Webster BL, et al. Praziquantel Treatment of School Children From Single and Mixed Infection Foci of Intestinal and Urogenital Schistosomiasis Along the Senegal River Basin: Monitoring Treatment Success and Re-infection Patterns. Acta Trop. 2013;128(2):292-302. PubMed PMID: 23022016.
* Article titles in AMA citation format should be in sentence-case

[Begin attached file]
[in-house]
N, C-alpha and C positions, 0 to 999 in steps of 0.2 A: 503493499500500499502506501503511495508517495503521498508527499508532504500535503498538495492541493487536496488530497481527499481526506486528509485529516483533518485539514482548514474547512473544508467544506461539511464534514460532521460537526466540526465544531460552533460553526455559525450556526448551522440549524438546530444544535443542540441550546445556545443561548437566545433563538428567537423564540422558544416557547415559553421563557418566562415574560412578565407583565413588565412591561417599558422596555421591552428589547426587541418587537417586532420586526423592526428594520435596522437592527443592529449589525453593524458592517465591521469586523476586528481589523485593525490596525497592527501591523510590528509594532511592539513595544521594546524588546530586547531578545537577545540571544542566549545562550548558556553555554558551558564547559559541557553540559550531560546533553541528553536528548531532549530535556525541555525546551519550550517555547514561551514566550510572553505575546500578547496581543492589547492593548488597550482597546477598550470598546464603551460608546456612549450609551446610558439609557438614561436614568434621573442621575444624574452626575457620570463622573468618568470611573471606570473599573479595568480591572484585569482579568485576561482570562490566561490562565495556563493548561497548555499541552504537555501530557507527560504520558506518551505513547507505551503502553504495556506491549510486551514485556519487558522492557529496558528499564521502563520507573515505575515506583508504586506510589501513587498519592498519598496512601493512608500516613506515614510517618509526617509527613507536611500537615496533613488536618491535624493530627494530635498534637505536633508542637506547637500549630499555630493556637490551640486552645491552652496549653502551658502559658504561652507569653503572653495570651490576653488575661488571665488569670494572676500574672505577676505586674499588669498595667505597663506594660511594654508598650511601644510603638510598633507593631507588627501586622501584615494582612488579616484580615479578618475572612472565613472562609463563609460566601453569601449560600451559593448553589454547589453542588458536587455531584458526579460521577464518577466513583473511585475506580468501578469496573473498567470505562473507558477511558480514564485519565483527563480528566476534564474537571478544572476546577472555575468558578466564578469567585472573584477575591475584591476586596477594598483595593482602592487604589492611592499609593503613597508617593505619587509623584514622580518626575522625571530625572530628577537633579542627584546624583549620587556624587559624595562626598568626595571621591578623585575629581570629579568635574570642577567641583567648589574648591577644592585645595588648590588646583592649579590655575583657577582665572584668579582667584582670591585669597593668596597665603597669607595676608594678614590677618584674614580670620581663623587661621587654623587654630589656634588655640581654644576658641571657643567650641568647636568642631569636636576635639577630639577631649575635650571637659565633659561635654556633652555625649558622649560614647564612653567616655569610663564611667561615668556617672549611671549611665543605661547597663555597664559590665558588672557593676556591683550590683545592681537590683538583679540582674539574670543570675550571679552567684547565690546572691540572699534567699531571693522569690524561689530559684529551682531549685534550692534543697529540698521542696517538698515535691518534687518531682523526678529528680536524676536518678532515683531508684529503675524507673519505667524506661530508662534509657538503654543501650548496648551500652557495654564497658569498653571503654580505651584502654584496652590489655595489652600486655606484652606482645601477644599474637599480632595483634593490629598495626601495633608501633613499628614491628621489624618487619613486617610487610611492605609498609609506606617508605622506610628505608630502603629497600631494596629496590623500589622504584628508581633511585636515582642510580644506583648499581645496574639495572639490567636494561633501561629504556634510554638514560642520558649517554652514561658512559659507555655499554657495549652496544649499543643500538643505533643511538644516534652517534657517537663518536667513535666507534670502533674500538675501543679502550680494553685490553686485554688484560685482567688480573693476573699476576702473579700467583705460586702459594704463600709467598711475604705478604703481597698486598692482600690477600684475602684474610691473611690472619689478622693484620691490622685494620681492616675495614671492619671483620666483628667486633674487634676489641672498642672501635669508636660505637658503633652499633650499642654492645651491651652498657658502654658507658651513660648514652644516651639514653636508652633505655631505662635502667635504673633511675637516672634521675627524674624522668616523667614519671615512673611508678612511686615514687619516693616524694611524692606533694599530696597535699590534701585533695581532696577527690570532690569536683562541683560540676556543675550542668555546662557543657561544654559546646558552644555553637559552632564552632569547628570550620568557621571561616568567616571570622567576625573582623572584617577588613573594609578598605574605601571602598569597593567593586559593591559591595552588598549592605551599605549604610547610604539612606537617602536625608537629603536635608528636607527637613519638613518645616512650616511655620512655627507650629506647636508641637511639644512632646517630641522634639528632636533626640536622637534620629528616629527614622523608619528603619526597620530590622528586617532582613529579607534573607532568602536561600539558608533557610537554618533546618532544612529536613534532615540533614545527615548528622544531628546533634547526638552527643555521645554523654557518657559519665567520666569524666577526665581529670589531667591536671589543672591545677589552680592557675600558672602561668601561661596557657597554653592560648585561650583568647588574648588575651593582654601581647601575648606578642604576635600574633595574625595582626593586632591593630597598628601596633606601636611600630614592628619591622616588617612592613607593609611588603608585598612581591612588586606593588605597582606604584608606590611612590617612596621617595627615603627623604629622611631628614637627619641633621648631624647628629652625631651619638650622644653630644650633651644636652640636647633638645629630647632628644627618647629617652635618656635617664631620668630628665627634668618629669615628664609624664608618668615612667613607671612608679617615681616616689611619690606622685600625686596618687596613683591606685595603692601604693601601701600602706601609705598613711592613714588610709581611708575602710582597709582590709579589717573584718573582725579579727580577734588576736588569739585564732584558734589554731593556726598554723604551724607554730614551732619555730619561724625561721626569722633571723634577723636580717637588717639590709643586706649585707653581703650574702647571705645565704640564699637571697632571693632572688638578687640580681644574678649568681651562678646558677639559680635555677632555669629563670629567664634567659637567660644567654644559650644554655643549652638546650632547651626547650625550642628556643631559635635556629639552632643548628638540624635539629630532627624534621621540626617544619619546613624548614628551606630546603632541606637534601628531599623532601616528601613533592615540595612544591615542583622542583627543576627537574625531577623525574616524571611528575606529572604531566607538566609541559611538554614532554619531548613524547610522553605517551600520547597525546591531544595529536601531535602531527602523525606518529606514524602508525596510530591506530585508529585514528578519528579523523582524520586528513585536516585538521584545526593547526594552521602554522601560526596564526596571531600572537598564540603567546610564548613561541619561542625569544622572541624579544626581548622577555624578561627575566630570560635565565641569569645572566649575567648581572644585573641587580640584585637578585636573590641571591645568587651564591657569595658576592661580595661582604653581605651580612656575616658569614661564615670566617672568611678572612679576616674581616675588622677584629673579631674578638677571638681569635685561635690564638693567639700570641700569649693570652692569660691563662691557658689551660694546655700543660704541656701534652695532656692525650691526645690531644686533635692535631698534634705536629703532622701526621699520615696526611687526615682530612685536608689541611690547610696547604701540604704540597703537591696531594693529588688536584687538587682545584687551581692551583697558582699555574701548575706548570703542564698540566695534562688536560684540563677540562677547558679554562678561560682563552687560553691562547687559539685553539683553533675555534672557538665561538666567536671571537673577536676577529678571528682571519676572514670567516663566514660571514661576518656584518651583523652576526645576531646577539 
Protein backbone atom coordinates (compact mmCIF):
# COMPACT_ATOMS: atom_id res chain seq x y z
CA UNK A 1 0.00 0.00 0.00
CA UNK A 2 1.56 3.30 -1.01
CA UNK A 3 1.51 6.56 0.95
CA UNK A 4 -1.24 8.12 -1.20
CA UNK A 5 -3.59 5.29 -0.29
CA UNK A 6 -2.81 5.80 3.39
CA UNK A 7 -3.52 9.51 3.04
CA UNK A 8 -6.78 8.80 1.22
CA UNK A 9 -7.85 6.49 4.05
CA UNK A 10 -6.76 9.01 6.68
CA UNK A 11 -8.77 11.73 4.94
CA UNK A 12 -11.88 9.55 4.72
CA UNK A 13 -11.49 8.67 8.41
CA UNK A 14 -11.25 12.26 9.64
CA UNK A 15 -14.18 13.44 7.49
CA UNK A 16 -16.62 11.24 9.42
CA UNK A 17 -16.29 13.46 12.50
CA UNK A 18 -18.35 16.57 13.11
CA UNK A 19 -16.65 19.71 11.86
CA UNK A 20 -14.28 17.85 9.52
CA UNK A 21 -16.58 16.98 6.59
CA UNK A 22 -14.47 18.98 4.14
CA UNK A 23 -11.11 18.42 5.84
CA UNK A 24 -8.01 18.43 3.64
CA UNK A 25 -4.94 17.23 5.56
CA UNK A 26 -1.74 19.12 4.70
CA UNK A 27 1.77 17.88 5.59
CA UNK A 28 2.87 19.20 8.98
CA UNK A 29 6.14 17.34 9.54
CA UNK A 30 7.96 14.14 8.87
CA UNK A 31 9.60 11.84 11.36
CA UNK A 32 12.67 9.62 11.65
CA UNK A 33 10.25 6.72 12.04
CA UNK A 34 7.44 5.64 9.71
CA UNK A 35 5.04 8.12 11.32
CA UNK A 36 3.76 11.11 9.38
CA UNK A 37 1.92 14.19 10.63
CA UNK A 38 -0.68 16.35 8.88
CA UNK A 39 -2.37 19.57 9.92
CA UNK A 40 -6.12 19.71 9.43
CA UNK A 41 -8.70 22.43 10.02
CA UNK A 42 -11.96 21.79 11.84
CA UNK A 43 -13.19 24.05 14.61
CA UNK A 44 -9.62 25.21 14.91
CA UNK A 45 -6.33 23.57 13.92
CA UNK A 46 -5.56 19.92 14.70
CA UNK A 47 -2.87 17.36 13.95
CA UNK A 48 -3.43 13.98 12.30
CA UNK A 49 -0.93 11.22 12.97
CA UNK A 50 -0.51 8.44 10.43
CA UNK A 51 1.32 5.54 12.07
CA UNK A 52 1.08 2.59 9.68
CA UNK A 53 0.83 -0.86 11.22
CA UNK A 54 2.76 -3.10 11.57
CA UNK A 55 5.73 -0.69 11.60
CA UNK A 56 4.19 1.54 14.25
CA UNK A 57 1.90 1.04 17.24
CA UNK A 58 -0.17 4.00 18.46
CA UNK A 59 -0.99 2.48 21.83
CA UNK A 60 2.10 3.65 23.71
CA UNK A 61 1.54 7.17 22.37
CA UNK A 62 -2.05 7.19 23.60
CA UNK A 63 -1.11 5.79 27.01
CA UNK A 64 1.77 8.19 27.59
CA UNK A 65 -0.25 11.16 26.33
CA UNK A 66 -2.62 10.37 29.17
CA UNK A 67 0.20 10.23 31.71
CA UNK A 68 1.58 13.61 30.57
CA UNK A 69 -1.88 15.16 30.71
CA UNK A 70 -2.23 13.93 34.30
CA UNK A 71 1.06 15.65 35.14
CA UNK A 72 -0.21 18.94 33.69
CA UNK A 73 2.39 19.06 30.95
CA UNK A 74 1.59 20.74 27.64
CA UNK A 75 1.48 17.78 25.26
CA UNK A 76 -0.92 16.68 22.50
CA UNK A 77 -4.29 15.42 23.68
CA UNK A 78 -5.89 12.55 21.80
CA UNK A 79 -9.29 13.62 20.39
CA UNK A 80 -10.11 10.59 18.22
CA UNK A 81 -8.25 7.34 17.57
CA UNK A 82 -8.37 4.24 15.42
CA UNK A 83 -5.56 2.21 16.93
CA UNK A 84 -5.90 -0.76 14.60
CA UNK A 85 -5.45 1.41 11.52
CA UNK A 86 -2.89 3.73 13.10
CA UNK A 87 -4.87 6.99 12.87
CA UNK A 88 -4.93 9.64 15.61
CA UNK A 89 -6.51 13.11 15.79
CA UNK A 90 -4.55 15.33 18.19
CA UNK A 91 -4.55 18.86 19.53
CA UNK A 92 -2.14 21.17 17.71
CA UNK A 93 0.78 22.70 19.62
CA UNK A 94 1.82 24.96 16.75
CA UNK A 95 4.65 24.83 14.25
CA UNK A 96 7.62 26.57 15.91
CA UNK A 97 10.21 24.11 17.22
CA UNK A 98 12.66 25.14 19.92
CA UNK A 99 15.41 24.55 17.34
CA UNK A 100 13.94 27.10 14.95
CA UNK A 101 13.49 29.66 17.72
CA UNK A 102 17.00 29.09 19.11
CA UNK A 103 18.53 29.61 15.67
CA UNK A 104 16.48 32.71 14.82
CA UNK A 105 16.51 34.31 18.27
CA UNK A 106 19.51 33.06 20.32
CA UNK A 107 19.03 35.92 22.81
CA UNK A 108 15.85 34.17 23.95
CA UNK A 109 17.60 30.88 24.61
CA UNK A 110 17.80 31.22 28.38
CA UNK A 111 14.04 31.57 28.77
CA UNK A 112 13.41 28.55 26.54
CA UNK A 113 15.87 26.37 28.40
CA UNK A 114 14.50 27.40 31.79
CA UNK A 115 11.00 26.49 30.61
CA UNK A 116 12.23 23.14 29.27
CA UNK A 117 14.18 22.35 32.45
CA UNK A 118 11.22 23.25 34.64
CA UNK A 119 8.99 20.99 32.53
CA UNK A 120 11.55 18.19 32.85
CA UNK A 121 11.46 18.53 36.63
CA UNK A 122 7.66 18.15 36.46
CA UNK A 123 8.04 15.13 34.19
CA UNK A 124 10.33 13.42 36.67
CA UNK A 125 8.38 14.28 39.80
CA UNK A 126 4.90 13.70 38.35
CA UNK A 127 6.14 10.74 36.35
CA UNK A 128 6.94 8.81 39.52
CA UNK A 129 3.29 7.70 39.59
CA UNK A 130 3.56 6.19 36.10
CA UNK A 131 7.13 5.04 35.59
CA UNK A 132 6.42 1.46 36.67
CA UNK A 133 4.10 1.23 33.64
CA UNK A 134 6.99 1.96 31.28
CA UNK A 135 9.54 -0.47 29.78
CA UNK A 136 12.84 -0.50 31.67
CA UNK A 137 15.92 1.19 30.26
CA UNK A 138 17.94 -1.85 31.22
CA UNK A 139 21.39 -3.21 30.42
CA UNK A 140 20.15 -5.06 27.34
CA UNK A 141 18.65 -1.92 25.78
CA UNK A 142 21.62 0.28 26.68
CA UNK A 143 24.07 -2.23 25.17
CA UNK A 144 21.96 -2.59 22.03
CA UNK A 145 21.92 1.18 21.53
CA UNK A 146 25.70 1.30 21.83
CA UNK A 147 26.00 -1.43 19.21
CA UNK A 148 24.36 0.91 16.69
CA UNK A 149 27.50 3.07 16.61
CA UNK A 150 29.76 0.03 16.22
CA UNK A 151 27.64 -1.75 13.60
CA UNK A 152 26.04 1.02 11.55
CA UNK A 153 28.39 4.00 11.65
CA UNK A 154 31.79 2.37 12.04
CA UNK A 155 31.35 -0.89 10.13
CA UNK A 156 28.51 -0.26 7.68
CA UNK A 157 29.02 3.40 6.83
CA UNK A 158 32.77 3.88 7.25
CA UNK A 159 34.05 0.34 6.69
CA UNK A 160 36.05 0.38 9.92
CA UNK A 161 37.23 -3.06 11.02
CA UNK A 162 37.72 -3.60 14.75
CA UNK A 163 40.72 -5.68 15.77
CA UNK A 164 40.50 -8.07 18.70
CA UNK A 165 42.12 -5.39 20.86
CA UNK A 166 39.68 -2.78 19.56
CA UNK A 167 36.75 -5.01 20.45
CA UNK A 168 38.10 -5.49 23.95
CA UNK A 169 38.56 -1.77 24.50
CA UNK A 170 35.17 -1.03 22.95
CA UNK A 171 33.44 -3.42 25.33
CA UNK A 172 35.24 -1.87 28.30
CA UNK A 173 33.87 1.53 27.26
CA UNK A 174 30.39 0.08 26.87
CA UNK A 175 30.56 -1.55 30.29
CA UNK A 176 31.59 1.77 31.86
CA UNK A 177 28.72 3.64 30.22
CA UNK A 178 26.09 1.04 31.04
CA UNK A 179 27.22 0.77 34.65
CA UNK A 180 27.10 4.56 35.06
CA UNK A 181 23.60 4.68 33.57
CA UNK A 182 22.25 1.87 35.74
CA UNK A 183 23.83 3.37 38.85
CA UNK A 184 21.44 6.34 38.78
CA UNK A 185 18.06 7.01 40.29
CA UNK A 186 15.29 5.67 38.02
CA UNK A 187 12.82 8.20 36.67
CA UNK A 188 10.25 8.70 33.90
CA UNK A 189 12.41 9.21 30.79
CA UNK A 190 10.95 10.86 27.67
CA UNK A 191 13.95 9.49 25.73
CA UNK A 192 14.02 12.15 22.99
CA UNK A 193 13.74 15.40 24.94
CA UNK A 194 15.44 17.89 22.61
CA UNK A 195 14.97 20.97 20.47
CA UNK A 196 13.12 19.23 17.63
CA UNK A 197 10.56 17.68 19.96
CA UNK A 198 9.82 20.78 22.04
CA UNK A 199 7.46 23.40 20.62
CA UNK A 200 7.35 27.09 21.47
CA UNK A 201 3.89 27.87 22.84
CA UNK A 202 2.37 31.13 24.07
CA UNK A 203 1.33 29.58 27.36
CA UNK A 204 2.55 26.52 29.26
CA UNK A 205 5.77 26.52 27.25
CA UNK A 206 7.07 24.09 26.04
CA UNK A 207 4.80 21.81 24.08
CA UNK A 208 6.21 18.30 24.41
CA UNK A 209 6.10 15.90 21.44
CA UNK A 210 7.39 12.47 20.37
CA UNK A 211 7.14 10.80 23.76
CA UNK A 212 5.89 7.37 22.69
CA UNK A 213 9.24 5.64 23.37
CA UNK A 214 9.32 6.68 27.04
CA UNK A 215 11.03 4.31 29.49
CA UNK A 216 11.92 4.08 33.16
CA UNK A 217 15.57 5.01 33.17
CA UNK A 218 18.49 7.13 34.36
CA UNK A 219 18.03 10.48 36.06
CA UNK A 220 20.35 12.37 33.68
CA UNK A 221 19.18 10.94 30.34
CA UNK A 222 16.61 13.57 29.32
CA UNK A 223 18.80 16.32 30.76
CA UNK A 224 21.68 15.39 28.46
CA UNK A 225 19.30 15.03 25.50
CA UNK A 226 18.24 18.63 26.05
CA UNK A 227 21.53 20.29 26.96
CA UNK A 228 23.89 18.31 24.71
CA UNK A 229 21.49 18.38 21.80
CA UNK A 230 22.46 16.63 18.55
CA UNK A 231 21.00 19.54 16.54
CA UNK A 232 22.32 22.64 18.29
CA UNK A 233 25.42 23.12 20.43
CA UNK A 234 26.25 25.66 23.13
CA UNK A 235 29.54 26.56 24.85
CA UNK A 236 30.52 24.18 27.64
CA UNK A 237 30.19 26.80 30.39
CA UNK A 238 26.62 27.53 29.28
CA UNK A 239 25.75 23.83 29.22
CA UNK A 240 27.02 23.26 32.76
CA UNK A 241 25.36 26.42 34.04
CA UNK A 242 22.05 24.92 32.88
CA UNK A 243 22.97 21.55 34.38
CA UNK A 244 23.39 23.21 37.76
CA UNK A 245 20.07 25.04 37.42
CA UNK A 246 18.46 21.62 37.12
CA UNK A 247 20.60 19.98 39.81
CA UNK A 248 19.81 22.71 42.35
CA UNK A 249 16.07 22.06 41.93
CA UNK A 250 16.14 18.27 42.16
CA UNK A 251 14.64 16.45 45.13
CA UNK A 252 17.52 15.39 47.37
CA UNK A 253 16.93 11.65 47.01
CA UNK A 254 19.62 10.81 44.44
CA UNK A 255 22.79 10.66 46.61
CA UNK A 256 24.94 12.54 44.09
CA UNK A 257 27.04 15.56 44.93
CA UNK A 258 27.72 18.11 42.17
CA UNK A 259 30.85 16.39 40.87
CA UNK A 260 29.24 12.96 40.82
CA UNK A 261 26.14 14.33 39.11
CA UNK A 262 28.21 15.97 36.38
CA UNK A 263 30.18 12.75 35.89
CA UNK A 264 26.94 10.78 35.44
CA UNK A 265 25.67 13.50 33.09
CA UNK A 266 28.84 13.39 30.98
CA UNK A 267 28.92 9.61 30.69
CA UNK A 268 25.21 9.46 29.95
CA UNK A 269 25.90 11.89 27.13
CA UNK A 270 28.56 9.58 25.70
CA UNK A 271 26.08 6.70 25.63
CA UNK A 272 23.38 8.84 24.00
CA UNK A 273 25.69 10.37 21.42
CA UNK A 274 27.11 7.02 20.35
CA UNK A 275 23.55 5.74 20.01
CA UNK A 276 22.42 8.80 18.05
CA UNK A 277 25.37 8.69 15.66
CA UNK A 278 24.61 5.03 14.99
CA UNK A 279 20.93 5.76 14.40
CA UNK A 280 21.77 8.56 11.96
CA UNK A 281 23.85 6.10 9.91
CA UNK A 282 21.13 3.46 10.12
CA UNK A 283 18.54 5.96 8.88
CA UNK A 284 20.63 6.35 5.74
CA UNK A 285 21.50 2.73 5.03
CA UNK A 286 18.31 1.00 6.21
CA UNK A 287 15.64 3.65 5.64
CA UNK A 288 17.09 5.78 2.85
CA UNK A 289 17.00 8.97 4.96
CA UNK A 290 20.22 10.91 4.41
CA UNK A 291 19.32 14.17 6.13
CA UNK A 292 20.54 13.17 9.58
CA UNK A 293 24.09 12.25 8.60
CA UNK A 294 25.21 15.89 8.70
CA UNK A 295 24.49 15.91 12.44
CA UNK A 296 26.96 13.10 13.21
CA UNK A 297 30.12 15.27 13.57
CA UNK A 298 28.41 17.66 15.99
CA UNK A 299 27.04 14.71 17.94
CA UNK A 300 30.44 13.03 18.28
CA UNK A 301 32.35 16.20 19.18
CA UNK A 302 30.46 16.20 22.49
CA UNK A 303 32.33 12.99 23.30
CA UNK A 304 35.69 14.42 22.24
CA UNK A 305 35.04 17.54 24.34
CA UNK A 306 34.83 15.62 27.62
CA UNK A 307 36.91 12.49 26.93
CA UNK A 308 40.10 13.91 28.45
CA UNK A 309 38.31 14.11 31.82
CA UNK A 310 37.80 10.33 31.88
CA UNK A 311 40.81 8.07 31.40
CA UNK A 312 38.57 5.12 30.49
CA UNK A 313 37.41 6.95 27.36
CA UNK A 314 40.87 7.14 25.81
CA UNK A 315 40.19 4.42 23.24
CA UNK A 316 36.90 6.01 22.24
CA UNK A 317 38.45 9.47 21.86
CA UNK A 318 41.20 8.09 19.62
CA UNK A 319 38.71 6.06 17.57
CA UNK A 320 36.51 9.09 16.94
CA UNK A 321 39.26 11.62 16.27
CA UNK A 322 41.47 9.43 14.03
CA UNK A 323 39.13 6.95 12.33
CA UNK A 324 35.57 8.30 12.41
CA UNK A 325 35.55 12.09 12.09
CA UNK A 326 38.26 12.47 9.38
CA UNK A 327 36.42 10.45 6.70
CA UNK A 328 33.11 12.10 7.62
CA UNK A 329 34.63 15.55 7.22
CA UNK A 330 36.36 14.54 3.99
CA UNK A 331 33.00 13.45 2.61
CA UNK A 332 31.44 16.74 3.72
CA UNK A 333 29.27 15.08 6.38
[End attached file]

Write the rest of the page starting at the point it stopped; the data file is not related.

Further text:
TY - JOUR T1 - Praziquantel treatment of school children from single and mixed infection foci of intestinal and urogenital schistosomiasis along the Senegal River Basin: monitoring treatment success and re-infection patterns. AU - Webster,Bonnie L, AU - Diaw,Oumar T, AU - Seye,Mohmoudane M, AU - Faye,Djibril S, AU - Stothard,J Russell, AU - Sousa-Figueiredo,Jose C, AU - Rollinson,David, Y1 - 2012/09/26/ PY - 2011/12/14/received PY - 2012/09/16/revised PY - 2012/09/17/accepted PY - 2012/10/2/entrez PY - 2012/10/2/pubmed PY - 2014/5/7/medline KW - Cure rates KW - Mixed infections KW - Praziquantel KW - Schistosoma haematobium KW - Schistosoma mansoni KW - Senegal River Basin KW - Transmission dynamics KW - Treatment SP - 292 EP - 302 JF - Acta tropica JO - Acta Trop VL - 128 IS - 2 N2 - Following major water development schemes in the 1980s, schistosomiasis has become a serious parasitic disease of children living in the Senegal River Basin. Both urogenital (Schistosoma haematobium) and intestinal (Schistosoma mansoni) schistosomiasis can be highly prevalent in school-aged children, with many individuals infected with both parasites. In order to investigate the transmission and re-infection dynamics of both parasite species, single and mixed infection foci at three villages (Nder and Temeye; S. mansoni and S. haematobium foci and Guia; S. haematobium focus) were studied. In each focus infected children were identified and selected for a 12-month study involving two treatments with praziquantel (40mg/kg) three weeks apart at the beginning of the study and again 6 months into the study. Urine and stool samples were examined for schistosome eggs before and at 6 weeks and 6 months after chemotherapy. Prevalence and intensity of infection were recorded for each child at each time point. Before treatment, in all three villages, the prevalence and intensity of infection was extremely high for both S. mansoni (79-100%) and S. haematobium (81-97%). With the first round of chemotherapy sufficient cure rates (CRs) of both species were achieved in all villages (38-96%) with high egg reduction rates (ERRs) (97-99%). The data show that high and rapid re-infection rates occur, especially for S. mansoni, within a six-month period following treatment. Re-infection must be highly linked to ecological and seasonal factors. The persistence of S. mansoni in Nder could raise concern as levels of infection intensity remain high (geometric mean intensity at baseline 653epg changed to 705epg at 12 months) after four rounds of chemotherapy. This phenomenon could be explained by extremely rapid re-infection dynamics or a sub-optimal efficacy of praziquantel against S. mansoni in this village. High intensities in mixed infections may influence disease epidemiology and control warranting further studies. The disease situation in the SRB must be monitored closely and new treatment regimes should be designed and implemented to control schistosomiasis in the school-age population. SN - 1873-6254 UR - https://www.unboundmedicine.com/medline/citation/23022016/Praziquantel_treatment_of_school_children_from_single_and_mixed_infection_foci_of_intestinal_and_urogenital_schistosomiasis_along_the_Senegal_River_Basin:_monitoring_treatment_success_and_re_infection_patterns_ L2 - https://linkinghub.elsevier.com/retrieve/pii/S0001-706X(12)00315-4 DB - PRIME DP - Unbound Medicine ER -